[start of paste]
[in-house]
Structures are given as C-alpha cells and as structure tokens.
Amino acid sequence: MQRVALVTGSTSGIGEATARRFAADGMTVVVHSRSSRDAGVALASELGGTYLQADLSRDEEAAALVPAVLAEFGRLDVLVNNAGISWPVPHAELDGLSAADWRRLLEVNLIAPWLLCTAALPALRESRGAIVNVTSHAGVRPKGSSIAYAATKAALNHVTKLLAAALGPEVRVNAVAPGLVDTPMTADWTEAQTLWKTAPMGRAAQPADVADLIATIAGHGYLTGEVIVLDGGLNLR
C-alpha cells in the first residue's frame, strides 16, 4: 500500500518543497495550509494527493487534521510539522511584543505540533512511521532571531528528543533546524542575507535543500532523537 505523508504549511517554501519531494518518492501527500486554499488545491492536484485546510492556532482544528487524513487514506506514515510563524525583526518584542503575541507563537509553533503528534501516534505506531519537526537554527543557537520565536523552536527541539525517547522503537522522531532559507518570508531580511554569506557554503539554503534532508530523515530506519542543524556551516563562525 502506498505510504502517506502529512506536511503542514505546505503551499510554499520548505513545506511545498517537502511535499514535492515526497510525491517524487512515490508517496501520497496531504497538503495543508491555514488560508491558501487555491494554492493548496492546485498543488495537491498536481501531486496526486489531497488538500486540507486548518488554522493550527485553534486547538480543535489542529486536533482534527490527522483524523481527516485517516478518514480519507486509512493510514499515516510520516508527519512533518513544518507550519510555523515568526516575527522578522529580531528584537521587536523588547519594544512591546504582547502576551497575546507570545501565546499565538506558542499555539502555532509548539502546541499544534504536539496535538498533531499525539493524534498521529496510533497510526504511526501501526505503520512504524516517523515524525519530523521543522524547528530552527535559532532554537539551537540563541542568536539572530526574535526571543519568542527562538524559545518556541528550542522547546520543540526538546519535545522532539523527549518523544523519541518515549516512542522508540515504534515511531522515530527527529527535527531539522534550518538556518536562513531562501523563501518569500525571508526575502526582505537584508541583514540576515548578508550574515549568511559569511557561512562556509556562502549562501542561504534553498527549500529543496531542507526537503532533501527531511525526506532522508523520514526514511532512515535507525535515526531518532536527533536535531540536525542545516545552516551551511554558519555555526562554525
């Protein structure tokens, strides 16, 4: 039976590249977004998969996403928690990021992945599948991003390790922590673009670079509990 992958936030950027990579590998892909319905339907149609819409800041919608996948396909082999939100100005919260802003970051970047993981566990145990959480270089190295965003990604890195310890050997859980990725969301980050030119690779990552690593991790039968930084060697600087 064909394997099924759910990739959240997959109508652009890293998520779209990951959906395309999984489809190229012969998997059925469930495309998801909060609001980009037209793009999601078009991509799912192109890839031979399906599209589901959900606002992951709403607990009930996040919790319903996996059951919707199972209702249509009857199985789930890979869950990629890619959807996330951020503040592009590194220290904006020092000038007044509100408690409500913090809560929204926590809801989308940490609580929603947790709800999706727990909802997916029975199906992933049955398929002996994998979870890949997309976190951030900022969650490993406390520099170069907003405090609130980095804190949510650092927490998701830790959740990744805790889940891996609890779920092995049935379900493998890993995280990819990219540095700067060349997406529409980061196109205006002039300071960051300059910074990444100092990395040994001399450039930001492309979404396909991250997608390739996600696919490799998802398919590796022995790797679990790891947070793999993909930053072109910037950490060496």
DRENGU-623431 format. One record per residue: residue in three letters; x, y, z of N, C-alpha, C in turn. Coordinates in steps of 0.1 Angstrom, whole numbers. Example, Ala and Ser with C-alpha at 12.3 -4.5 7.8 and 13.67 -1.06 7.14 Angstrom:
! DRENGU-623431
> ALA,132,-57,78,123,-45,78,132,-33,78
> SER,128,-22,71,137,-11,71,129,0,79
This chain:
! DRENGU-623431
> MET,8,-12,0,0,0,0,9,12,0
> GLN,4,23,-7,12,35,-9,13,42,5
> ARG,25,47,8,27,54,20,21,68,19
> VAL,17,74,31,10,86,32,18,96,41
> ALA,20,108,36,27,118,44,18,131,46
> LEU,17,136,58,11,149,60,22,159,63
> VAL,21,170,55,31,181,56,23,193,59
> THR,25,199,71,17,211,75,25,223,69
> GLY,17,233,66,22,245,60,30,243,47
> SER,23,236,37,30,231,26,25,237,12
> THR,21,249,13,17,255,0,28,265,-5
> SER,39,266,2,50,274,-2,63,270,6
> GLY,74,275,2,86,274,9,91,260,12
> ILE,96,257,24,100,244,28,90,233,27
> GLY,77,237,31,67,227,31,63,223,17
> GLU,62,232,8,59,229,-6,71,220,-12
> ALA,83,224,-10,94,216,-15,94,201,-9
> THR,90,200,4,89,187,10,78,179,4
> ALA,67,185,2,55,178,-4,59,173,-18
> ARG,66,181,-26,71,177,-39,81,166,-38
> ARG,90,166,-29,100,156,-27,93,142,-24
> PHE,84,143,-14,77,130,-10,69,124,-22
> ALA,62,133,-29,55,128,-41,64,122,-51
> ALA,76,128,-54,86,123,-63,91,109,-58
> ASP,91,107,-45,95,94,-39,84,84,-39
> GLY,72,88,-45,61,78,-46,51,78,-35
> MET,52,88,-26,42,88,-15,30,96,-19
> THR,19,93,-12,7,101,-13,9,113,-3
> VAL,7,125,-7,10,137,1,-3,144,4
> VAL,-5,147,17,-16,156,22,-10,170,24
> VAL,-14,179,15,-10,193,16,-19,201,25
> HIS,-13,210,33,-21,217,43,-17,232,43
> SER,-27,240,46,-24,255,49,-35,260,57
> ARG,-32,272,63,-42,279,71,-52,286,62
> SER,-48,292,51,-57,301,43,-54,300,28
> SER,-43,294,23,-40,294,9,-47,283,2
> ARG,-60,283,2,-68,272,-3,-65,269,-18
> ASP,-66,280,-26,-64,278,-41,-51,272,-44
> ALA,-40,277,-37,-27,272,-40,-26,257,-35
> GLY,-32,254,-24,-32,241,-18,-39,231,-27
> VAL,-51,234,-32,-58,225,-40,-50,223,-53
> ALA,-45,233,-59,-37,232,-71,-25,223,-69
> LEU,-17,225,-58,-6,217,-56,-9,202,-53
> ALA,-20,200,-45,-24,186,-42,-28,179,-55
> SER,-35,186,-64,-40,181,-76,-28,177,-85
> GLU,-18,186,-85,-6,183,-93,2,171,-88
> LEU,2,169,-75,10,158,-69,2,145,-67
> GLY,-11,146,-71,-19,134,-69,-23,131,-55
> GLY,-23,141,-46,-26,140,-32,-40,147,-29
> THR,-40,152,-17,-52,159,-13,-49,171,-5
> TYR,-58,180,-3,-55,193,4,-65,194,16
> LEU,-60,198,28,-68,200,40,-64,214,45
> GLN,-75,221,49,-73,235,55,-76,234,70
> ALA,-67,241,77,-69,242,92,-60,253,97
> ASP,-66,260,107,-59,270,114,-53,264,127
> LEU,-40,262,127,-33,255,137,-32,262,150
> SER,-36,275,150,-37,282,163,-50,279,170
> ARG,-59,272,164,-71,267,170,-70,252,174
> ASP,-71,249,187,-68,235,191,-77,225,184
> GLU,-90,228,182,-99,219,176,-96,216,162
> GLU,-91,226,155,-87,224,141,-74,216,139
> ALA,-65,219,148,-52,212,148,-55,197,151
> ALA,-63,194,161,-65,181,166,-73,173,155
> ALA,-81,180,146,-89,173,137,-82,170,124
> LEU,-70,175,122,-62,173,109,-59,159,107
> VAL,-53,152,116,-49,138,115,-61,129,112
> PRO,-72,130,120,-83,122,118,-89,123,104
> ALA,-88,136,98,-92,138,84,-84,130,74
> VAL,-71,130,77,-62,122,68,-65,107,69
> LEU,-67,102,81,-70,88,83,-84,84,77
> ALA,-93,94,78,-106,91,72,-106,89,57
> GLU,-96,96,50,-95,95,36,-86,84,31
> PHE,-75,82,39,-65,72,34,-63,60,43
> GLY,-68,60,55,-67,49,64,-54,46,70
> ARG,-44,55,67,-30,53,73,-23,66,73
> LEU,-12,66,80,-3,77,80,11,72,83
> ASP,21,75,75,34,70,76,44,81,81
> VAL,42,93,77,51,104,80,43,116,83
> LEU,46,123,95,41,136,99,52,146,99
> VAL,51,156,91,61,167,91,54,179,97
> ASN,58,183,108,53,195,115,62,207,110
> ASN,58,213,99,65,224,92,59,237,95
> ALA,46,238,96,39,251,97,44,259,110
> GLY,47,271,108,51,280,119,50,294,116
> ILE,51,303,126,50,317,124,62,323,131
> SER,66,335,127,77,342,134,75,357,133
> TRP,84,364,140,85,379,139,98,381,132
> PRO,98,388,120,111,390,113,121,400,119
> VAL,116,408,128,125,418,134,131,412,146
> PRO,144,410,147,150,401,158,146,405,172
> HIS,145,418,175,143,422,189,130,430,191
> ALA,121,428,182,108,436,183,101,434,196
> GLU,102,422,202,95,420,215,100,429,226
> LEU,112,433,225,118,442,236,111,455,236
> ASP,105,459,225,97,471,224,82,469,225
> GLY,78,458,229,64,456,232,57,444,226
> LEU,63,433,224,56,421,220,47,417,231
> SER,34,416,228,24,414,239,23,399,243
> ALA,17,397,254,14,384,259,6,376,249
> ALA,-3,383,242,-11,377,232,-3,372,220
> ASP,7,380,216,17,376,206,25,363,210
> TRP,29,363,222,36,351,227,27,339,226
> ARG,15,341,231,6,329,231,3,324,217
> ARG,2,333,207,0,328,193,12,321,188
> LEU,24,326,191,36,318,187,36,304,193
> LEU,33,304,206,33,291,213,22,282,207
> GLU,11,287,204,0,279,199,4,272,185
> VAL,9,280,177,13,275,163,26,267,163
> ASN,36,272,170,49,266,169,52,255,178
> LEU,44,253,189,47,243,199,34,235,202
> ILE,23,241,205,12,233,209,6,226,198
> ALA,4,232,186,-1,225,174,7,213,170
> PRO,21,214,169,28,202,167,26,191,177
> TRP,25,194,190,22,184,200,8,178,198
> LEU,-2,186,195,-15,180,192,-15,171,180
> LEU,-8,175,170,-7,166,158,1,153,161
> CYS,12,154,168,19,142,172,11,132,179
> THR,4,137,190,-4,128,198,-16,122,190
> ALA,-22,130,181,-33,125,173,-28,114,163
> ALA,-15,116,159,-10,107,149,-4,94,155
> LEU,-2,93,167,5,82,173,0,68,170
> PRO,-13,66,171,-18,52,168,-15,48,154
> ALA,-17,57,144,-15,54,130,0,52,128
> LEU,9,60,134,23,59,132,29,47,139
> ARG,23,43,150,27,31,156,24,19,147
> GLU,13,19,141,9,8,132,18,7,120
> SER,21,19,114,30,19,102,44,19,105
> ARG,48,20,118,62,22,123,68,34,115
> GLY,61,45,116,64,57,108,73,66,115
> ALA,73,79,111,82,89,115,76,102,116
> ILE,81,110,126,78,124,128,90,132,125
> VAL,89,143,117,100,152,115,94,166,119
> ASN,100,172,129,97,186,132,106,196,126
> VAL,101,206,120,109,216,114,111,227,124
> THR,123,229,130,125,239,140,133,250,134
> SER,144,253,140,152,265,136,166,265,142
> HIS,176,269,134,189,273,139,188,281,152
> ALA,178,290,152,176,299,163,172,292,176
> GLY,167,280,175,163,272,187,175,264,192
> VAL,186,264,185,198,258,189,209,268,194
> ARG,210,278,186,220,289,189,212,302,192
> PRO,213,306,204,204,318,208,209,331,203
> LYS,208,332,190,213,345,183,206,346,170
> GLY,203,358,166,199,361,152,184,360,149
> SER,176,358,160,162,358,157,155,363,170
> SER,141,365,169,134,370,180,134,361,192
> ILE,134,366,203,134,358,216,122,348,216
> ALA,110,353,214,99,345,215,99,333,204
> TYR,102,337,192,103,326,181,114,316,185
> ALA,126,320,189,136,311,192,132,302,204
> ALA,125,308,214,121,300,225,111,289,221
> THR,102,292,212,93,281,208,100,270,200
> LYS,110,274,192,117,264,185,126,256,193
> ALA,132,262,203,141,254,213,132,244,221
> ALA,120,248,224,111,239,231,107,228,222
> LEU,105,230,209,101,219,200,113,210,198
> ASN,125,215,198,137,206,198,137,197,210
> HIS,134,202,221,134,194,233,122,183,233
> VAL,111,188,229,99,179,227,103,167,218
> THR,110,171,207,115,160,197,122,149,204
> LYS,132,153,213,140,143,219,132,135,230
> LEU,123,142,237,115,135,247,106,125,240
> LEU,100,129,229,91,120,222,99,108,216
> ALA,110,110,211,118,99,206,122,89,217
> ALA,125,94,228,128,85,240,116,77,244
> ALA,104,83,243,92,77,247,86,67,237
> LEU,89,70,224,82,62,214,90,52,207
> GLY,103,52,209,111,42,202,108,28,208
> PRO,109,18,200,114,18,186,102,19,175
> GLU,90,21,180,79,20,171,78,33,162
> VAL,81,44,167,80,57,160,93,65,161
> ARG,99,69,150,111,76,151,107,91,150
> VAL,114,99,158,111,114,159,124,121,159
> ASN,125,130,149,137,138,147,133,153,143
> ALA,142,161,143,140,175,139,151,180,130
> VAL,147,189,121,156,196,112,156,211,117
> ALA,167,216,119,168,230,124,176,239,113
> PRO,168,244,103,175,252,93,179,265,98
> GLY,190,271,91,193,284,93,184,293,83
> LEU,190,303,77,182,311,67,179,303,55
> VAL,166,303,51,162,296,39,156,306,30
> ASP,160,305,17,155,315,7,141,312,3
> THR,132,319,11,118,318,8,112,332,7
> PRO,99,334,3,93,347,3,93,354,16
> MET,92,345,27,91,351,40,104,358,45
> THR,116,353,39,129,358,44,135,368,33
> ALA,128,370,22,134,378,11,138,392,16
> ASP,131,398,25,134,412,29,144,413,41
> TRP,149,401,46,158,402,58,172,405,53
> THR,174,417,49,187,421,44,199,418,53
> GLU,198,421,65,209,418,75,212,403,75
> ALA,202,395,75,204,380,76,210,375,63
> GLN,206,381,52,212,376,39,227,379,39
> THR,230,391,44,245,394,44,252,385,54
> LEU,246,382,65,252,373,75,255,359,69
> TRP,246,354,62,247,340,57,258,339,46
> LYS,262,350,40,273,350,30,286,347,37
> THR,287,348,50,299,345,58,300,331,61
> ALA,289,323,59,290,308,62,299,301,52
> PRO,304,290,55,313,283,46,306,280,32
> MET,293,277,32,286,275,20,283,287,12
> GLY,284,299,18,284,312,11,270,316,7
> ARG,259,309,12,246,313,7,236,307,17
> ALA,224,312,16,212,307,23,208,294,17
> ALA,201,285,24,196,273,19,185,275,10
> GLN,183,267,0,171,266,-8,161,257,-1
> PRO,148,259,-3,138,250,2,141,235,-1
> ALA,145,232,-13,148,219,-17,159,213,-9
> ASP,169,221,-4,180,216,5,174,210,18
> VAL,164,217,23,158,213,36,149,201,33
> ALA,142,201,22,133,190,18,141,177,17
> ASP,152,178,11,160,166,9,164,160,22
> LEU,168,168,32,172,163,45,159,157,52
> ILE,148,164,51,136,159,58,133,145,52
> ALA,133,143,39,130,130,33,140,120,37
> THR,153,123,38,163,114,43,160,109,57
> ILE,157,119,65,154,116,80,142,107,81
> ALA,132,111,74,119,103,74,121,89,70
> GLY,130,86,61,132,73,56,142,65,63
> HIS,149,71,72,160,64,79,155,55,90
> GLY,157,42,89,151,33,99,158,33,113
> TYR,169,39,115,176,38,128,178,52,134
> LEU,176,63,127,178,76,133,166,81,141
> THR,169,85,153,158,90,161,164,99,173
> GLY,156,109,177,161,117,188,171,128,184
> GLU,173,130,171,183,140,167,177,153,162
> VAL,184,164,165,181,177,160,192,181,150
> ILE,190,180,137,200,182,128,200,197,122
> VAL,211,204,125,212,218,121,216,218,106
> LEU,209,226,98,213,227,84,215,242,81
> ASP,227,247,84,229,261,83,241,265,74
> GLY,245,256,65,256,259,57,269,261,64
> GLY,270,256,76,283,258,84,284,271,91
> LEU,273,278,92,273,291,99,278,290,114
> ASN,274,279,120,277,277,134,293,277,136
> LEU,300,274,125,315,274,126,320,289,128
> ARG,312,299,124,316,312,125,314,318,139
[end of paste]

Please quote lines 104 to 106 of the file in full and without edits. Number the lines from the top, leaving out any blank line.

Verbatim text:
> GLU,102,422,202,95,420,215,100,429,226
> LEU,112,433,225,118,442,236,111,455,236
> ASP,105,459,225,97,471,224,82,469,225